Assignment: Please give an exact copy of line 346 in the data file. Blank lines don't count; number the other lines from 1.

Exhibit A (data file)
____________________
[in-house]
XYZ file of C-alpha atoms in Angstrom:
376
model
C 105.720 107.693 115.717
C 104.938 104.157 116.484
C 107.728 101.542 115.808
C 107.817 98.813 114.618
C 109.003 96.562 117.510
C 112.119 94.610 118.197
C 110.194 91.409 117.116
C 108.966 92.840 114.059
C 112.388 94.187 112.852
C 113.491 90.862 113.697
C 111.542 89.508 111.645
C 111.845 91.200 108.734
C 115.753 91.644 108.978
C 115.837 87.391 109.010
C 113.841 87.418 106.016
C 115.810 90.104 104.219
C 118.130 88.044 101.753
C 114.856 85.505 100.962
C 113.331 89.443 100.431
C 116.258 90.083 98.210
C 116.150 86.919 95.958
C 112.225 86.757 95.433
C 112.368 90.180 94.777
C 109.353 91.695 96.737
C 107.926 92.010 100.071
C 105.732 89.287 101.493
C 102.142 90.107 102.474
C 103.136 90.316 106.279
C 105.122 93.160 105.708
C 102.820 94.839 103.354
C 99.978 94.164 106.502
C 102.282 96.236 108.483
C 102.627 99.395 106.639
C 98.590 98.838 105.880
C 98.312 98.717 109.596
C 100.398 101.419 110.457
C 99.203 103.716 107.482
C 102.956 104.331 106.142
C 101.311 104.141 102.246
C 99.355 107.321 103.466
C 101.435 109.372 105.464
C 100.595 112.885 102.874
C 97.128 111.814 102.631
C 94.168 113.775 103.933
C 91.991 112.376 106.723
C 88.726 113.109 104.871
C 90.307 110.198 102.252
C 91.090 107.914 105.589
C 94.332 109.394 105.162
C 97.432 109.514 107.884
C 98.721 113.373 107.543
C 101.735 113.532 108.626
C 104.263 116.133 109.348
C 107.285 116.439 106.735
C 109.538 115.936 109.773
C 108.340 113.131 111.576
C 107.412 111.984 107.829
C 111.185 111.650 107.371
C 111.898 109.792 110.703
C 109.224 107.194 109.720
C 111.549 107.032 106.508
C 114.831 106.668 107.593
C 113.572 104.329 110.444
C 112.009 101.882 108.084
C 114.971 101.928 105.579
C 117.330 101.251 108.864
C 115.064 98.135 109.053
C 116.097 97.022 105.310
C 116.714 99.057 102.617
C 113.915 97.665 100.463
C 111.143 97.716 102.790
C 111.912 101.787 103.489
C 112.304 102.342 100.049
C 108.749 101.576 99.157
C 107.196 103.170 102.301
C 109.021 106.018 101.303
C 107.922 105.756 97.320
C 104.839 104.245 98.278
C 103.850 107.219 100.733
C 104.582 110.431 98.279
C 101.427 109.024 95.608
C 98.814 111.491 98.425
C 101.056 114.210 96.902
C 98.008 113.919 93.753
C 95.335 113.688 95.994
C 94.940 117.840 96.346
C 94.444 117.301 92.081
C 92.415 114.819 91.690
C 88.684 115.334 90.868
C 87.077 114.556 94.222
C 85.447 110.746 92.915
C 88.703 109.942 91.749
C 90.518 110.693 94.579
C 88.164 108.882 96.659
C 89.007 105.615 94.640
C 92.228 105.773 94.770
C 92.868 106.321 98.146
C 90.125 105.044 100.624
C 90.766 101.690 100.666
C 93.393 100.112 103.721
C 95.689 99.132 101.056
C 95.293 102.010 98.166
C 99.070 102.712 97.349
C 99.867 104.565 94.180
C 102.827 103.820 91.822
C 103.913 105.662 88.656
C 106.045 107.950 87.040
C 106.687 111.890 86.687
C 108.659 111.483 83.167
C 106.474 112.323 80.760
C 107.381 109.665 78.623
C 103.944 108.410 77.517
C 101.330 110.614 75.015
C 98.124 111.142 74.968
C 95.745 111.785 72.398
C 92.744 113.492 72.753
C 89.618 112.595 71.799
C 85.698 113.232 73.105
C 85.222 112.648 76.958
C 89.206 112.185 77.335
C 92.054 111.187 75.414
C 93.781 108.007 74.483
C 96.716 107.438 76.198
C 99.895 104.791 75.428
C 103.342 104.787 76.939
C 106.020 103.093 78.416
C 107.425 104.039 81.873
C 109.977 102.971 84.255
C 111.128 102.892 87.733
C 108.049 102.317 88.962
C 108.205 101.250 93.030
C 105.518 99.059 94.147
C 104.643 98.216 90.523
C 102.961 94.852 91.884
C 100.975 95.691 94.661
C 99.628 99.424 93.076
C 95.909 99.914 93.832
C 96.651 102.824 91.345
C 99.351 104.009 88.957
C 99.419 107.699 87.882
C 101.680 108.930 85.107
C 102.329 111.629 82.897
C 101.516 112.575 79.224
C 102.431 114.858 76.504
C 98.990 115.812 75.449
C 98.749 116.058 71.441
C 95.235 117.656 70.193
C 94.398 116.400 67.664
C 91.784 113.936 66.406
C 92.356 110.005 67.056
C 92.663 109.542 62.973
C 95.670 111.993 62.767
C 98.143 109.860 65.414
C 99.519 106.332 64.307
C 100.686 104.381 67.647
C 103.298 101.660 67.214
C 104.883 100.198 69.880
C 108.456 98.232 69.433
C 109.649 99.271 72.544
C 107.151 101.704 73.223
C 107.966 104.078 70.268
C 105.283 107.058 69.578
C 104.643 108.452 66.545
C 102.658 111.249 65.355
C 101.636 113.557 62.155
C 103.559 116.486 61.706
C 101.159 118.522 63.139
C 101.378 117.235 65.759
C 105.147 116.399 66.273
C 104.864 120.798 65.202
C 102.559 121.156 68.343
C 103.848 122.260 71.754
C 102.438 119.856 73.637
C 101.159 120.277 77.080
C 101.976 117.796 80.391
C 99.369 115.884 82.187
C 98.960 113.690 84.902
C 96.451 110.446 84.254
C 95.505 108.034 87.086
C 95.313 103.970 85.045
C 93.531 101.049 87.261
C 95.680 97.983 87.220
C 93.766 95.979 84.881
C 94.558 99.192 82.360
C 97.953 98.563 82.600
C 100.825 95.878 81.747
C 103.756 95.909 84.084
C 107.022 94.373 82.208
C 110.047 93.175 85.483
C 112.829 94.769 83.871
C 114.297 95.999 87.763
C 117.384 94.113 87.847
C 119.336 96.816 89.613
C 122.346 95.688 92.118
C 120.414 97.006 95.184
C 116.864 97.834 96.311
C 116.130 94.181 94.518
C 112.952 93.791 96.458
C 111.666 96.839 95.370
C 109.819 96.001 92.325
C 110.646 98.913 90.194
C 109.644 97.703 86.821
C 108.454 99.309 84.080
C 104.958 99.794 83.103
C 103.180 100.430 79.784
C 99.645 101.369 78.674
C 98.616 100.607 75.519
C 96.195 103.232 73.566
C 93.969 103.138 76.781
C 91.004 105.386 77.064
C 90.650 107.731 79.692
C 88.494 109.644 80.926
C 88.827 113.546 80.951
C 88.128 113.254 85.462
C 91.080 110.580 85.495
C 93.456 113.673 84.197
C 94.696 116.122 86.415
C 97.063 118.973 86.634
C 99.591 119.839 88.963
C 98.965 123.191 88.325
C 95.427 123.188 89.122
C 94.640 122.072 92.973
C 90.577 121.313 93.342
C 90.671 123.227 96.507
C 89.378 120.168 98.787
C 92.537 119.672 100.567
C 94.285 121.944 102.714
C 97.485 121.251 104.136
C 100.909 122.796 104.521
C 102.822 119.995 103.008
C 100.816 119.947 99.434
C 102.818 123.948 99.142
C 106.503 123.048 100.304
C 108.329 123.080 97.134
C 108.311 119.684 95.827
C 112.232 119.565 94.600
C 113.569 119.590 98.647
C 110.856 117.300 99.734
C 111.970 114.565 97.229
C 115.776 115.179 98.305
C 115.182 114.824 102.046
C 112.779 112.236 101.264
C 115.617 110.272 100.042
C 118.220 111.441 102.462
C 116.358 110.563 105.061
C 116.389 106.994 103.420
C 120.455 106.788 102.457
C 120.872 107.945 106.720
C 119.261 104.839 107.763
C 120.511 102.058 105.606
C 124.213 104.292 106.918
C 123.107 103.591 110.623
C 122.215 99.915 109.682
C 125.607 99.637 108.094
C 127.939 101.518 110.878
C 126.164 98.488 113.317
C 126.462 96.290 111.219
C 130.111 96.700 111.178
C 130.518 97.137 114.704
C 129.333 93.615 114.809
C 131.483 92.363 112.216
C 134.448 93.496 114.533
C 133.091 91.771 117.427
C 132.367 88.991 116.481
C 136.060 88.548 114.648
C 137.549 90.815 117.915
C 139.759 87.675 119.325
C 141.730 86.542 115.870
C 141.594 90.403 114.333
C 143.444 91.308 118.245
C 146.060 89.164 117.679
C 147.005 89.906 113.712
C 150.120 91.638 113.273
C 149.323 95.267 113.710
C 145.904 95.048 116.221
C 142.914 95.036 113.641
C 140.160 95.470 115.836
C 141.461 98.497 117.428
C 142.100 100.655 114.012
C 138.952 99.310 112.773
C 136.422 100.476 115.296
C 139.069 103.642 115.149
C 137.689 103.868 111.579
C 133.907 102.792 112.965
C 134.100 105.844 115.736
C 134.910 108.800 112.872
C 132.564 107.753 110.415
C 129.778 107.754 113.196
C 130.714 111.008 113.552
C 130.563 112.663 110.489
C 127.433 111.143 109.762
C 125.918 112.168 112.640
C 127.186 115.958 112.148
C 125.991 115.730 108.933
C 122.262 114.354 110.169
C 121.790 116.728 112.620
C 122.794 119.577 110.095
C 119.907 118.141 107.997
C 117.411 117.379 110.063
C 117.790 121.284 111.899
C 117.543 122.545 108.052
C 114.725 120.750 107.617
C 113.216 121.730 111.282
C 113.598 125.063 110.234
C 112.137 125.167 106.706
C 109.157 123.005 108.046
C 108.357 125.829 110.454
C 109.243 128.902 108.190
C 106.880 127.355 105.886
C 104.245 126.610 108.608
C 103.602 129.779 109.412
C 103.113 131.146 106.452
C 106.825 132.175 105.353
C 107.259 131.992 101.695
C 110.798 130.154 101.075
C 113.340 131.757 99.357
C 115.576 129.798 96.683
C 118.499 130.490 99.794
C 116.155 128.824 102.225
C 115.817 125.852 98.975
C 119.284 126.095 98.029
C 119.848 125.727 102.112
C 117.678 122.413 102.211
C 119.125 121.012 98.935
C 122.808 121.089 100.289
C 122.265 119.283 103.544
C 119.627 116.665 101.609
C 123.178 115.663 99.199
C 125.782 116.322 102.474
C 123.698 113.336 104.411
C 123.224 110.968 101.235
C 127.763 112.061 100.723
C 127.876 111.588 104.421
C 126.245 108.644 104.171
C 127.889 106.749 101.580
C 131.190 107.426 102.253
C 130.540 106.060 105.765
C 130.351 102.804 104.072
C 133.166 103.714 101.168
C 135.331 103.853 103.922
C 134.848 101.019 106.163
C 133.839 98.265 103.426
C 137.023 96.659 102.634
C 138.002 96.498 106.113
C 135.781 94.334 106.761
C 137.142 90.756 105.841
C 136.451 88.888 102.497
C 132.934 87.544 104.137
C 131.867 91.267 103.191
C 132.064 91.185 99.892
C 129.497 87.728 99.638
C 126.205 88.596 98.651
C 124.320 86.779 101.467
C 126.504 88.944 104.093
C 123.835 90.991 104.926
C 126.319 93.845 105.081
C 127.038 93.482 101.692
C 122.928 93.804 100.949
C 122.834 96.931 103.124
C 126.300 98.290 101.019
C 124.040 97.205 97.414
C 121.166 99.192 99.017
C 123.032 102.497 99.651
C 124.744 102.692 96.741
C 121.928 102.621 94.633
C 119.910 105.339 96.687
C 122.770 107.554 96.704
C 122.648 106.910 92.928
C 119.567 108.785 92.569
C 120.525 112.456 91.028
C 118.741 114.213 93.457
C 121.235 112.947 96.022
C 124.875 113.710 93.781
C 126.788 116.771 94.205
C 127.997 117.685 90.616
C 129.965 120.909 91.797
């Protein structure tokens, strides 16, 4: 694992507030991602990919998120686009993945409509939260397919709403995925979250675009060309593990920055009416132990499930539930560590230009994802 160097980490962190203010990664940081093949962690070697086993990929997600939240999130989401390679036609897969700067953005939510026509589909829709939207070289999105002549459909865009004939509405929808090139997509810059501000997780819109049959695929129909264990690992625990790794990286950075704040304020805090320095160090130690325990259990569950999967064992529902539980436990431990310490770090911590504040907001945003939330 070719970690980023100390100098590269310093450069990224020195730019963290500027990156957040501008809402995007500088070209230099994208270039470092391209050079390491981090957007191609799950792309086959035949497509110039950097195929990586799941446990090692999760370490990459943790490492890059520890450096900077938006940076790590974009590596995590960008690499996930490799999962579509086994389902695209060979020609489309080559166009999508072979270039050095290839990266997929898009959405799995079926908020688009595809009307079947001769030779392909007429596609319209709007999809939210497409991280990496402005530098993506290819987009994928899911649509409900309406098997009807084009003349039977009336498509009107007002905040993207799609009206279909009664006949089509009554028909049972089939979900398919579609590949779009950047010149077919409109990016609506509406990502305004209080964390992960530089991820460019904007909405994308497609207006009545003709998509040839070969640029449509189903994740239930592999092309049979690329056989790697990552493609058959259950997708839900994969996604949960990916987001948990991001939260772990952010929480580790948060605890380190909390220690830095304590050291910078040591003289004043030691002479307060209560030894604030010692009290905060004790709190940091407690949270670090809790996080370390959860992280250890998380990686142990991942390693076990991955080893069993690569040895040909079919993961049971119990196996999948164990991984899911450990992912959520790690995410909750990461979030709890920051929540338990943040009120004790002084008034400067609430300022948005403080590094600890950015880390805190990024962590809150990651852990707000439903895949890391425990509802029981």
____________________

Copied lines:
C 133.839 98.265 103.426